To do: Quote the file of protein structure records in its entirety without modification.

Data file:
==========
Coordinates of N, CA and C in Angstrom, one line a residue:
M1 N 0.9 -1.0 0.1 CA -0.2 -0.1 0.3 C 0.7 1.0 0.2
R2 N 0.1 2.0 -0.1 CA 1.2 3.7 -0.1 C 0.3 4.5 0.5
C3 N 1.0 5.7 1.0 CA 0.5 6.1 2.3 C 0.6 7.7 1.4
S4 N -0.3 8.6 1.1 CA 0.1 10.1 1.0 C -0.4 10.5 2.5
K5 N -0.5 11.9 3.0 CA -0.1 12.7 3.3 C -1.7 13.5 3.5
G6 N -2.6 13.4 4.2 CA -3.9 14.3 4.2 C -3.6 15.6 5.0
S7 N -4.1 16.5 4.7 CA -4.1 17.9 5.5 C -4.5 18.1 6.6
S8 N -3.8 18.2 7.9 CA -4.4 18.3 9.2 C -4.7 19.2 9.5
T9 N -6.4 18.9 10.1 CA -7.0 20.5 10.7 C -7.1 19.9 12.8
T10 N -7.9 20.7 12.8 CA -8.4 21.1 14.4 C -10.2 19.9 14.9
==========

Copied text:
Coordinates of N, CA and C in Angstrom, one line a residue:
M1 N 0.9 -1.0 0.1 CA -0.2 -0.1 0.3 C 0.7 1.0 0.2
R2 N 0.1 2.0 -0.1 CA 1.2 3.7 -0.1 C 0.3 4.5 0.5
C3 N 1.0 5.7 1.0 CA 0.5 6.1 2.3 C 0.6 7.7 1.4
S4 N -0.3 8.6 1.1 CA 0.1 10.1 1.0 C -0.4 10.5 2.5
K5 N -0.5 11.9 3.0 CA -0.1 12.7 3.3 C -1.7 13.5 3.5
G6 N -2.6 13.4 4.2 CA -3.9 14.3 4.2 C -3.6 15.6 5.0
S7 N -4.1 16.5 4.7 CA -4.1 17.9 5.5 C -4.5 18.1 6.6
S8 N -3.8 18.2 7.9 CA -4.4 18.3 9.2 C -4.7 19.2 9.5
T9 N -6.4 18.9 10.1 CA -7.0 20.5 10.7 C -7.1 19.9 12.8
T10 N -7.9 20.7 12.8 CA -8.4 21.1 14.4 C -10.2 19.9 14.9